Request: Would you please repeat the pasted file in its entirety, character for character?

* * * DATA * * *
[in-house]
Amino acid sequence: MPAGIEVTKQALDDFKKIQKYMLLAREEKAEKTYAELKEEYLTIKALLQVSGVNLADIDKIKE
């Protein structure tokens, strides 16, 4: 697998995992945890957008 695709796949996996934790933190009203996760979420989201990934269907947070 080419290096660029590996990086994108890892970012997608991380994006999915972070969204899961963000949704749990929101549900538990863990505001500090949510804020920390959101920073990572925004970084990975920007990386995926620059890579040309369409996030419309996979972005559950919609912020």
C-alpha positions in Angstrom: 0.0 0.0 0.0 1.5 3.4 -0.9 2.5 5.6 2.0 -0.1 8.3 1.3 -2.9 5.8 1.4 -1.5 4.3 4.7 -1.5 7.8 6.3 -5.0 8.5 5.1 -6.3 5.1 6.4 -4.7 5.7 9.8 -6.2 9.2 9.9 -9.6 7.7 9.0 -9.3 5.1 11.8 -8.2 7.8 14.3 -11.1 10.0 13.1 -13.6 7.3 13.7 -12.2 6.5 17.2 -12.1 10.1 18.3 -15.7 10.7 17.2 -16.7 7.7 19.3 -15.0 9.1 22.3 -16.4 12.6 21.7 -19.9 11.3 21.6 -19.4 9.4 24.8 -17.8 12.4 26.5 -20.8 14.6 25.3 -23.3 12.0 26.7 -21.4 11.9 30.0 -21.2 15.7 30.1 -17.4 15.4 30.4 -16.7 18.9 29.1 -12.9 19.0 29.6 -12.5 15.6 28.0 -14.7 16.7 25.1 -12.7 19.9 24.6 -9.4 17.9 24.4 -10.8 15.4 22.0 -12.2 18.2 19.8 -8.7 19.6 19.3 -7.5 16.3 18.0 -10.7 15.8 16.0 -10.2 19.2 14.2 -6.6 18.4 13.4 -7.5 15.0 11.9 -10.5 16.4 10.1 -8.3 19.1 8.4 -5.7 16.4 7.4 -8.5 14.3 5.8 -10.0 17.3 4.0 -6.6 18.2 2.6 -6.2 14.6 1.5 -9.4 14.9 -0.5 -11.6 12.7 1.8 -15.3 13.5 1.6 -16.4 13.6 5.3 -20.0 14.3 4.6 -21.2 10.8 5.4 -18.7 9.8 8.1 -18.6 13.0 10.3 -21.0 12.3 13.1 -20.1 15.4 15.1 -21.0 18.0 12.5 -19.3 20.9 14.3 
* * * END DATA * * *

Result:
[in-house]
Amino acid sequence: MPAGIEVTKQALDDFKKIQKYMLLAREEKAEKTYAELKEEYLTIKALLQVSGVNLADIDKIKE
């Protein structure tokens, strides 16, 4: 697998995992945890957008 695709796949996996934790933190009203996760979420989201990934269907947070 080419290096660029590996990086994108890892970012997608991380994006999915972070969204899961963000949704749990929101549900538990863990505001500090949510804020920390959101920073990572925004970084990975920007990386995926620059890579040309369409996030419309996979972005559950919609912020």
C-alpha positions in Angstrom: 0.0 0.0 0.0 1.5 3.4 -0.9 2.5 5.6 2.0 -0.1 8.3 1.3 -2.9 5.8 1.4 -1.5 4.3 4.7 -1.5 7.8 6.3 -5.0 8.5 5.1 -6.3 5.1 6.4 -4.7 5.7 9.8 -6.2 9.2 9.9 -9.6 7.7 9.0 -9.3 5.1 11.8 -8.2 7.8 14.3 -11.1 10.0 13.1 -13.6 7.3 13.7 -12.2 6.5 17.2 -12.1 10.1 18.3 -15.7 10.7 17.2 -16.7 7.7 19.3 -15.0 9.1 22.3 -16.4 12.6 21.7 -19.9 11.3 21.6 -19.4 9.4 24.8 -17.8 12.4 26.5 -20.8 14.6 25.3 -23.3 12.0 26.7 -21.4 11.9 30.0 -21.2 15.7 30.1 -17.4 15.4 30.4 -16.7 18.9 29.1 -12.9 19.0 29.6 -12.5 15.6 28.0 -14.7 16.7 25.1 -12.7 19.9 24.6 -9.4 17.9 24.4 -10.8 15.4 22.0 -12.2 18.2 19.8 -8.7 19.6 19.3 -7.5 16.3 18.0 -10.7 15.8 16.0 -10.2 19.2 14.2 -6.6 18.4 13.4 -7.5 15.0 11.9 -10.5 16.4 10.1 -8.3 19.1 8.4 -5.7 16.4 7.4 -8.5 14.3 5.8 -10.0 17.3 4.0 -6.6 18.2 2.6 -6.2 14.6 1.5 -9.4 14.9 -0.5 -11.6 12.7 1.8 -15.3 13.5 1.6 -16.4 13.6 5.3 -20.0 14.3 4.6 -21.2 10.8 5.4 -18.7 9.8 8.1 -18.6 13.0 10.3 -21.0 12.3 13.1 -20.1 15.4 15.1 -21.0 18.0 12.5 -19.3 20.9 14.3 